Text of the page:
A premature promise on fare policy


The Port Authority’s recent announcement of a steep fare hike has made New Yorkers in the region jittery. They worry about the precedent the PA might set. They worry that if one organization starts raising fares to cover the costs of badly-needed capital programs, another might follow suit. The MTA’s great discounted fares could perhaps go up.

The MTA, though, wants to head off this talk before it starts. As Newsday’s Alfonso Castillo writes today, the MTA has again proclaimed that it will not raise fares before 2013 — a condition it agreed to when Albany approved the payroll tax.

Playing off a report released this week by the American Public Transportation Association which explored how nearly 80 percent of transit agencies across the country had to turn to fare hikes or service cuts to fill budget gaps, Castillo asked the MTA of their upcoming plans. The authority pointed to its recent budget and said “no new fares” in no uncertain terms.

“The MTA has obviously been hit very hard, along with transit agencies all over the country, by the economic crisis. It had an impact on our funding in all sorts of different ways and led us to take some painful actions in the past,” agency spokesman Jeremy Soffin said to Newsday. “I think the important point for the MTA now is that, because of an unprecedented cost-cutting effort that began in 2010, we last month put forward a financial plan that shows stability.”

It’s all very well and good that the MTA has found some semblance of financial responsibility as it inches toward stability, but I’m not convinced it should discard the idea of a fare hike so quickly or prematurely. Despite the fact that straphangers complain about, well, everything, the MTA’s current fares simply aren’t that high. I don’t like paying $104 for my 30-day MetroCard, but I recognize that, if I ride a lot as I usually do, it’s a very good deal. According to recent data from the MTA, while the base fare is $2.25, the average fare after bulk discounts has been around $1.62 lately. In constant 1996 dollars, that’s an average of $1.09 while we paid $1.38 15 years ago before the advent of the unlimited ride card.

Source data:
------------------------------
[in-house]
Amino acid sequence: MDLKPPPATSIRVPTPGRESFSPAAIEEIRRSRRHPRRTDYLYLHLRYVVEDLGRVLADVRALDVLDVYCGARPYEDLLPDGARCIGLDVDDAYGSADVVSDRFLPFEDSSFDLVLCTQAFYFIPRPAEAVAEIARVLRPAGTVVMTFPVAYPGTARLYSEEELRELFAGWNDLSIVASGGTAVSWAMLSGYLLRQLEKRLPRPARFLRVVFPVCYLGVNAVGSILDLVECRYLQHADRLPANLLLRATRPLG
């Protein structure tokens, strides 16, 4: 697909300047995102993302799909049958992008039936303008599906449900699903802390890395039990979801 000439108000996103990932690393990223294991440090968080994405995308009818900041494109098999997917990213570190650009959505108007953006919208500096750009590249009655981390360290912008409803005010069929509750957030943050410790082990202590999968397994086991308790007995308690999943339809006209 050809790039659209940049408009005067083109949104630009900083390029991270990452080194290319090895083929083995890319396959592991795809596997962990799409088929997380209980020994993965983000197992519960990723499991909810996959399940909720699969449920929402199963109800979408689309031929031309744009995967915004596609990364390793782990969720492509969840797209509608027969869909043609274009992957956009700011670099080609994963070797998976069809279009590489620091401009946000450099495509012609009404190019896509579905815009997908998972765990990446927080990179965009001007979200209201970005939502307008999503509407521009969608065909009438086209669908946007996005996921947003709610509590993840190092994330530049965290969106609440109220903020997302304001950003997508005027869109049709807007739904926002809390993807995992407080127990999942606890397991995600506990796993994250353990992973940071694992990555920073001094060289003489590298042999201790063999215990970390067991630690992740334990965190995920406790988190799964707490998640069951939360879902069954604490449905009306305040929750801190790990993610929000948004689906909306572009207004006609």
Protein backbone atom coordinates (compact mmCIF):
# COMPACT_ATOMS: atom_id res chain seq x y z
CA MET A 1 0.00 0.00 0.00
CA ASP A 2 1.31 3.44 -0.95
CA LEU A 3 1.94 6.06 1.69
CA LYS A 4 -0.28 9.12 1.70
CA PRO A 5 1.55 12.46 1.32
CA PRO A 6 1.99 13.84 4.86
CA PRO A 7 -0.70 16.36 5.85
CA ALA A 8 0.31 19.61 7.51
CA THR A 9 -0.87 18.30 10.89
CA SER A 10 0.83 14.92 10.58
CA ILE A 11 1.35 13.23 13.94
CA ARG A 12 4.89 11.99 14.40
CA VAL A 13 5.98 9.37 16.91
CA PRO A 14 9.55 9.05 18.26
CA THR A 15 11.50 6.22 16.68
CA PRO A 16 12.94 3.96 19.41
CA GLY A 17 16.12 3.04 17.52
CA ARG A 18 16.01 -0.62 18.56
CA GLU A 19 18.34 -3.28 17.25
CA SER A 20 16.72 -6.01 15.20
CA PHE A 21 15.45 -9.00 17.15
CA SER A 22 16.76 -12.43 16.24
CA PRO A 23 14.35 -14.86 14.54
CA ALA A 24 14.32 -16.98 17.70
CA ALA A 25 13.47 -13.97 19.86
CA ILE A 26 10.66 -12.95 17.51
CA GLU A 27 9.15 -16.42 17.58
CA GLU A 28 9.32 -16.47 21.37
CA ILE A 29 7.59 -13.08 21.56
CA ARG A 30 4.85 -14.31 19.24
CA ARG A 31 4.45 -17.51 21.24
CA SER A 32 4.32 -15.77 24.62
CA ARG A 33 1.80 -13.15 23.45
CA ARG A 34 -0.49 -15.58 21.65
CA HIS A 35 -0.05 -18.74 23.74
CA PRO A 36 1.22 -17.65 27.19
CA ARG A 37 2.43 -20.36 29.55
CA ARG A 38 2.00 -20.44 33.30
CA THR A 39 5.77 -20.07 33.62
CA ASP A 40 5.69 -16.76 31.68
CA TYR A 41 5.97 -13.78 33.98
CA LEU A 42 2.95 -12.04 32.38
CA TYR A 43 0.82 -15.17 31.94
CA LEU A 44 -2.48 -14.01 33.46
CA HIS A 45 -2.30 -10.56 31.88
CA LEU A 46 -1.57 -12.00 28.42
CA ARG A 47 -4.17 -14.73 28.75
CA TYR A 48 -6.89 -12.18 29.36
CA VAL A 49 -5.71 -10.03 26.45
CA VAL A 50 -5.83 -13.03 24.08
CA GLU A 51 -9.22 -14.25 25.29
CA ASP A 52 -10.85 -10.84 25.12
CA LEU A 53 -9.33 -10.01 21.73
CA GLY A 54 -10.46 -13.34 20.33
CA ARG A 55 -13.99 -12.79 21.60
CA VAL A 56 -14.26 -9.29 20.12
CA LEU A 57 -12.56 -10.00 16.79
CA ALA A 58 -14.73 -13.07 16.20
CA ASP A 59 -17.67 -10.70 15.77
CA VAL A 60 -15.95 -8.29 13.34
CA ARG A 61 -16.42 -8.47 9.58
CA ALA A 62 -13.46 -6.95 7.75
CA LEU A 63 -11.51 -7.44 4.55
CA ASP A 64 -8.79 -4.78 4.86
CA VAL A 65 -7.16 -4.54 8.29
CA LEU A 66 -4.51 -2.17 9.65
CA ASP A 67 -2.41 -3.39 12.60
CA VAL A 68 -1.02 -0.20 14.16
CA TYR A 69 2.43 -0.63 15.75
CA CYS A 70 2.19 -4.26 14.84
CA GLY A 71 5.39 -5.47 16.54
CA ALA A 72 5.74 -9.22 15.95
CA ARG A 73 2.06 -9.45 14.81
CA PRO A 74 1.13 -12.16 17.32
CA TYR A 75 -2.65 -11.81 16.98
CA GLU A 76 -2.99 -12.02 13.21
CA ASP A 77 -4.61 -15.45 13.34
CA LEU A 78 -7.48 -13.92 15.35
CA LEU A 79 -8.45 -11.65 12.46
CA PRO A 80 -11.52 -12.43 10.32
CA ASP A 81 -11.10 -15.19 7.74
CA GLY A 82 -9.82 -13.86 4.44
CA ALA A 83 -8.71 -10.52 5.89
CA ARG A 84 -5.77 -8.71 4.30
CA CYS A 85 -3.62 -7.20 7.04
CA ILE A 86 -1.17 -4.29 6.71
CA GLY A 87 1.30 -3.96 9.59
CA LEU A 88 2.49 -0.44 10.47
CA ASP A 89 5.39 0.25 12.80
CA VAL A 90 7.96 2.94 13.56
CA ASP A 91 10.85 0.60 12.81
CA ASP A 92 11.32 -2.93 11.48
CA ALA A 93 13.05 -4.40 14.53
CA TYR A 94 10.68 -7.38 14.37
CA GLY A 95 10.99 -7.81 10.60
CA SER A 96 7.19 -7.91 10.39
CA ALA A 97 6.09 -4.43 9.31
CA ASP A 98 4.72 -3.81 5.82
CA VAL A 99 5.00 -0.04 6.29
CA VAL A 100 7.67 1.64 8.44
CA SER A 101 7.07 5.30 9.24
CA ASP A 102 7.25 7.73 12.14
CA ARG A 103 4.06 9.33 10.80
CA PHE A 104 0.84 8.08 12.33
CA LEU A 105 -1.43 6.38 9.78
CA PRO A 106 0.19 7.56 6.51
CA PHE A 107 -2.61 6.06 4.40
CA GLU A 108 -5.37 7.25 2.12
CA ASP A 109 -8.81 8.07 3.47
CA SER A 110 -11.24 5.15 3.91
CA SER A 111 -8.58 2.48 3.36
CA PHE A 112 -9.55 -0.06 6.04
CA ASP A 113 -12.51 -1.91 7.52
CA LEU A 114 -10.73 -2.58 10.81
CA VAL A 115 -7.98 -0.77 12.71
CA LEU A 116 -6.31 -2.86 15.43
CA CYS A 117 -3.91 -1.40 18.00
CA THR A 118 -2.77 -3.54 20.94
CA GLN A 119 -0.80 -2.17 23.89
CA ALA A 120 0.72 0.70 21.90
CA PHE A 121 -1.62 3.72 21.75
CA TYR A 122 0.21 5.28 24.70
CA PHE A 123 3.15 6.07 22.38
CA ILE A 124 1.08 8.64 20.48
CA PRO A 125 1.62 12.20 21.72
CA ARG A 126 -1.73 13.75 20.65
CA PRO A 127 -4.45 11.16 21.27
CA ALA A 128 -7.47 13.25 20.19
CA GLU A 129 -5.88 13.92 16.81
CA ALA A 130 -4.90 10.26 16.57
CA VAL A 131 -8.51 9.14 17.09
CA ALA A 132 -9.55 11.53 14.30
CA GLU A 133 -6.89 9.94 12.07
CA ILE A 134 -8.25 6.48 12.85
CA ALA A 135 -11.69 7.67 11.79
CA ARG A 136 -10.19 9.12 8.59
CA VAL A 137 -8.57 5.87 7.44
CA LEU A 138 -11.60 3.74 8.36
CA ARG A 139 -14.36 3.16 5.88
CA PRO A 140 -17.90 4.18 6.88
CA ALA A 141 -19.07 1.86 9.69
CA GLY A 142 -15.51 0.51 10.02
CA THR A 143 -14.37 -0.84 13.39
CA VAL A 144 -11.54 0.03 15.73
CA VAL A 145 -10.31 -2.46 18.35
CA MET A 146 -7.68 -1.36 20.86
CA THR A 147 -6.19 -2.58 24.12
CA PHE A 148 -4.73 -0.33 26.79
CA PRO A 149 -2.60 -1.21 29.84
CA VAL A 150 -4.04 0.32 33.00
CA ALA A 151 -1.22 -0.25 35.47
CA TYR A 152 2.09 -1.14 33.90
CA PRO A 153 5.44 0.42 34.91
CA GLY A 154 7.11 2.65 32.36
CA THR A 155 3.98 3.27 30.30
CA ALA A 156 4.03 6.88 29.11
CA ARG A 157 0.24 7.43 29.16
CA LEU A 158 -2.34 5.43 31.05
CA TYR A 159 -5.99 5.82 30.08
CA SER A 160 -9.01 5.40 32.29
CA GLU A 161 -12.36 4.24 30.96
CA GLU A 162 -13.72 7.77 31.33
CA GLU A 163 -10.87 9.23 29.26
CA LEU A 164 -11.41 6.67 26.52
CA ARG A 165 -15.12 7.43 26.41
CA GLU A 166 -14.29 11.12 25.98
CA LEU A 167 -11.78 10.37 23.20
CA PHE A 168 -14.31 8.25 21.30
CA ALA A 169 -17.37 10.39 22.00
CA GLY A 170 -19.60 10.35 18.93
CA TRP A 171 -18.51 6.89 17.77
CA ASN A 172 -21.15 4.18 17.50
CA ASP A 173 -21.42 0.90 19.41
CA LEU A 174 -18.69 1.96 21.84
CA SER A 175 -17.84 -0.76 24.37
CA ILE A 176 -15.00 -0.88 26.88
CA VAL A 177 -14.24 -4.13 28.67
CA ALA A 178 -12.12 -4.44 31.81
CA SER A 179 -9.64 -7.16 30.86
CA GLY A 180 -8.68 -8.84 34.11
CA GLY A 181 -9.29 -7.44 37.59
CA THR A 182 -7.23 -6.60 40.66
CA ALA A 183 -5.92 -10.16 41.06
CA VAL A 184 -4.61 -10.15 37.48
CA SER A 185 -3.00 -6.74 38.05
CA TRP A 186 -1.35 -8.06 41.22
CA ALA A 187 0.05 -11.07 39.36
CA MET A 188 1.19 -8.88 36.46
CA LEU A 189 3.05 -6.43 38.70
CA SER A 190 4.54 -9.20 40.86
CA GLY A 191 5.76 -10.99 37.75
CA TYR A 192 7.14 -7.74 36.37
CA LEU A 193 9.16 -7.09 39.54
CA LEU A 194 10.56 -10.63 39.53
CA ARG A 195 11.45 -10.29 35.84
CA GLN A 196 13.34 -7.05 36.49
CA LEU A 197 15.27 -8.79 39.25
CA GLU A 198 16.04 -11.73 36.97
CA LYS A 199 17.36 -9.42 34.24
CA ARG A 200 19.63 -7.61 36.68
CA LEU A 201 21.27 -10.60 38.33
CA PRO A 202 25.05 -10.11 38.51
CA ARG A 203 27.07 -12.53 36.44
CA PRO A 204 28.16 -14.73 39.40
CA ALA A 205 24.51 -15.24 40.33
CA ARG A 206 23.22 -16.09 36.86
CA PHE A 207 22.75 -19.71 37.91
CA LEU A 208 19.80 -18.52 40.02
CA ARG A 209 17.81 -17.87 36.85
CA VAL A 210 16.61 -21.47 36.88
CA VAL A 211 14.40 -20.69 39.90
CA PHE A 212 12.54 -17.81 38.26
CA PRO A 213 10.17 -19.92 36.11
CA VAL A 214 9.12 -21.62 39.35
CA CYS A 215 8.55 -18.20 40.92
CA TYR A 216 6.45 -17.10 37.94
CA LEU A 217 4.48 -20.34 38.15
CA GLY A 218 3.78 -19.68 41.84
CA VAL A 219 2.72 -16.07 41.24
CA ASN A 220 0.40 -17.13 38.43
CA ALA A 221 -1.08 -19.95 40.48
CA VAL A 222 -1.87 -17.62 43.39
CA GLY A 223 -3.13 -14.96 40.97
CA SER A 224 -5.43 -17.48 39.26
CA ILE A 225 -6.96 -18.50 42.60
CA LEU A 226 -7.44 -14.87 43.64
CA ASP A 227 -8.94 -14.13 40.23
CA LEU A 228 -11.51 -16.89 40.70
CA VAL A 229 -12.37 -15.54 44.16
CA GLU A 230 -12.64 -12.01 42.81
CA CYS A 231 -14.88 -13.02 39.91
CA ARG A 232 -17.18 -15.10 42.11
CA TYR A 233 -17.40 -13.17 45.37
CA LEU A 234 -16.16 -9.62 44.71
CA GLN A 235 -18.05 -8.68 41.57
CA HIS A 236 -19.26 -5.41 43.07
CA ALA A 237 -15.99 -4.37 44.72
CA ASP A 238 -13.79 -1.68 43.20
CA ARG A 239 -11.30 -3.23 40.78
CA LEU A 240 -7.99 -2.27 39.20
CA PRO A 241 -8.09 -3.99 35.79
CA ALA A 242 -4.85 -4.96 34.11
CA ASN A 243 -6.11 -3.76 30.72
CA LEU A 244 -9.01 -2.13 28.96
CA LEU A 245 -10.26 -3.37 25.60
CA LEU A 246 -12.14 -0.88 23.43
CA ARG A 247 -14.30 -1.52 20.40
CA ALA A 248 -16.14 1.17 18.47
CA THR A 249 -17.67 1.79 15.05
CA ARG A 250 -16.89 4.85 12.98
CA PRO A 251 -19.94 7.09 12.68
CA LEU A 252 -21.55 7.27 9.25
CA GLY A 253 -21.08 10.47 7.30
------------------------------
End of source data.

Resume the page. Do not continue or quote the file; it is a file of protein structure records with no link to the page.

Essentially, then, the MTA is undercharging for its services. While it should try to keep fares low in order to encourage higher ridership, it’s also sitting on a veritable gold mine. As recent fare hikes have shown, the MTA doesn’t lose riders when it raises the fares. It’s popularity is seemingly based solely on the city’s employment rates, and it likely wouldn’t see a revenue loss even in the event of a steep fare hike.

So now, we come to the denouement of this whole thing. The MTA needs money to fill its capital budget hole, and it also knows that its current budget proposals rest on a shaky set of assumptions. Instead of promising to keep fares low, it could put more pressure on politicians by threatening a fare increase. If the agency says inaction from Albany has left it no choice, it will be tough for politicians to use the MTA as a whipping boy as they so often do during fare hike debates. Maybe some politicians will even be held accountable for eschewing sensible transit policies.

Ultimately, the PA’s ongoing budget debate can serve as a bellwether for the MTA. If one agency can get away with raising its tools and fares so steeply, why can’t the other? After all, fares are the one source of revenue the MTA truly controls, and if it needs more money, it can just up the price of its services as every other business does.

Categories : Fare Hikes

32 Responses to “A premature promise on fare policy”

  1. Joshua says:

    What’s the farebox recovery percentage of the NYC subway system – and how does it compare to rates historically and to other cities?

    My understanding is that the recovery rate is pretty high compared to other cities, but actually somewhat low compared to what it was a decade or so ago.

    • Bolwerk says:

      Seems about 33% in 2009. The way it was explained to me in a usenet posting: if you look at NTD data (NYCTA 2009 in PDF here), add up operating expenses plus capital expenses and divide from revenue. The percentages are farebox operating ratio and farebox recovery respectively.

      Mode              Revenue       OpEx                      CapEx            TotEx
      Bus                 821               2,289        35.9%    349                2,638  31.1%
      Heavy Rail      2,246            3,313        67.8%  3,474               6,787  33.1%
      Demand Resp      12    441   2.7%     20    461    2.6%

      (Apologies for the messy table. WordPress doesn’t allow real HTML tables, or that’d have been prettier.)